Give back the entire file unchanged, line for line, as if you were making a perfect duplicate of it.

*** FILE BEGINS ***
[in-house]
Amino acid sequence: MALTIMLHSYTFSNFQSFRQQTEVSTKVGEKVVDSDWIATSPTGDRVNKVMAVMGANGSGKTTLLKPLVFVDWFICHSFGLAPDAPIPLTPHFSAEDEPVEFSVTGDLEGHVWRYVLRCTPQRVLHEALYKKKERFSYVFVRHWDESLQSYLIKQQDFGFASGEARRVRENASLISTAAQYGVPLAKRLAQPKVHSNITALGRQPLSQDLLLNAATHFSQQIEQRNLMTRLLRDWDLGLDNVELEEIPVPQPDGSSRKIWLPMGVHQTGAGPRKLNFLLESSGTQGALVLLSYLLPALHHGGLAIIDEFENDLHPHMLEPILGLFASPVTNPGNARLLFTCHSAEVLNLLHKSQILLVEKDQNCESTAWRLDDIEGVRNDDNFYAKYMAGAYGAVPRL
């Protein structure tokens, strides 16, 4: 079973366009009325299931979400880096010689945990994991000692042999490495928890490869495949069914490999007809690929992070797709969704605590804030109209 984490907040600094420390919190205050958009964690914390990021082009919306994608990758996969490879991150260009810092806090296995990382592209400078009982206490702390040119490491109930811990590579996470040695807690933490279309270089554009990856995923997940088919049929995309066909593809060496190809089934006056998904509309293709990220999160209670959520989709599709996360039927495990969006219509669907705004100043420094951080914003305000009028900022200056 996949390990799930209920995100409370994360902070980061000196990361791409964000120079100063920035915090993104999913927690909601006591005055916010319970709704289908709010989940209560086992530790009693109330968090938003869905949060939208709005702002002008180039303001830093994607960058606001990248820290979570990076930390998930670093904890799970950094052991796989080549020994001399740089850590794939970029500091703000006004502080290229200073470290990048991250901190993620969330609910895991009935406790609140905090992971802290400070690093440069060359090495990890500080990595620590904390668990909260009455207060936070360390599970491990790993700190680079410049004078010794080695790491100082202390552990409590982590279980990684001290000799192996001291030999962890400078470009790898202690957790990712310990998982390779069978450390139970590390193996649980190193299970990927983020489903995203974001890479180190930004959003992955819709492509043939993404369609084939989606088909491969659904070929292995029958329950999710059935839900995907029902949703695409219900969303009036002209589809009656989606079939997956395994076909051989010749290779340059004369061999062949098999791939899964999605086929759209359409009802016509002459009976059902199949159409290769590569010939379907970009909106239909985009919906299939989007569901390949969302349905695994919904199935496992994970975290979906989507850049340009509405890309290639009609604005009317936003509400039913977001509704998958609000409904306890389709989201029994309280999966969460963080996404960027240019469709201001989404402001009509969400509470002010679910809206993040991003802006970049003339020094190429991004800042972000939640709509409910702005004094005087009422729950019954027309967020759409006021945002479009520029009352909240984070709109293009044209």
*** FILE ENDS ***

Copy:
[in-house]
Amino acid sequence: MALTIMLHSYTFSNFQSFRQQTEVSTKVGEKVVDSDWIATSPTGDRVNKVMAVMGANGSGKTTLLKPLVFVDWFICHSFGLAPDAPIPLTPHFSAEDEPVEFSVTGDLEGHVWRYVLRCTPQRVLHEALYKKKERFSYVFVRHWDESLQSYLIKQQDFGFASGEARRVRENASLISTAAQYGVPLAKRLAQPKVHSNITALGRQPLSQDLLLNAATHFSQQIEQRNLMTRLLRDWDLGLDNVELEEIPVPQPDGSSRKIWLPMGVHQTGAGPRKLNFLLESSGTQGALVLLSYLLPALHHGGLAIIDEFENDLHPHMLEPILGLFASPVTNPGNARLLFTCHSAEVLNLLHKSQILLVEKDQNCESTAWRLDDIEGVRNDDNFYAKYMAGAYGAVPRL
């Protein structure tokens, strides 16, 4: 079973366009009325299931979400880096010689945990994991000692042999490495928890490869495949069914490999007809690929992070797709969704605590804030109209 984490907040600094420390919190205050958009964690914390990021082009919306994608990758996969490879991150260009810092806090296995990382592209400078009982206490702390040119490491109930811990590579996470040695807690933490279309270089554009990856995923997940088919049929995309066909593809060496190809089934006056998904509309293709990220999160209670959520989709599709996360039927495990969006219509669907705004100043420094951080914003305000009028900022200056 996949390990799930209920995100409370994360902070980061000196990361791409964000120079100063920035915090993104999913927690909601006591005055916010319970709704289908709010989940209560086992530790009693109330968090938003869905949060939208709005702002002008180039303001830093994607960058606001990248820290979570990076930390998930670093904890799970950094052991796989080549020994001399740089850590794939970029500091703000006004502080290229200073470290990048991250901190993620969330609910895991009935406790609140905090992971802290400070690093440069060359090495990890500080990595620590904390668990909260009455207060936070360390599970491990790993700190680079410049004078010794080695790491100082202390552990409590982590279980990684001290000799192996001291030999962890400078470009790898202690957790990712310990998982390779069978450390139970590390193996649980190193299970990927983020489903995203974001890479180190930004959003992955819709492509043939993404369609084939989606088909491969659904070929292995029958329950999710059935839900995907029902949703695409219900969303009036002209589809009656989606079939997956395994076909051989010749290779340059004369061999062949098999791939899964999605086929759209359409009802016509002459009976059902199949159409290769590569010939379907970009909106239909985009919906299939989007569901390949969302349905695994919904199935496992994970975290979906989507850049340009509405890309290639009609604005009317936003509400039913977001509704998958609000409904306890389709989201029994309280999966969460963080996404960027240019469709201001989404402001009509969400509470002010679910809206993040991003802006970049003339020094190429991004800042972000939640709509409910702005004094005087009422729950019954027309967020759409006021945002479009520029009352909240984070709109293009044209």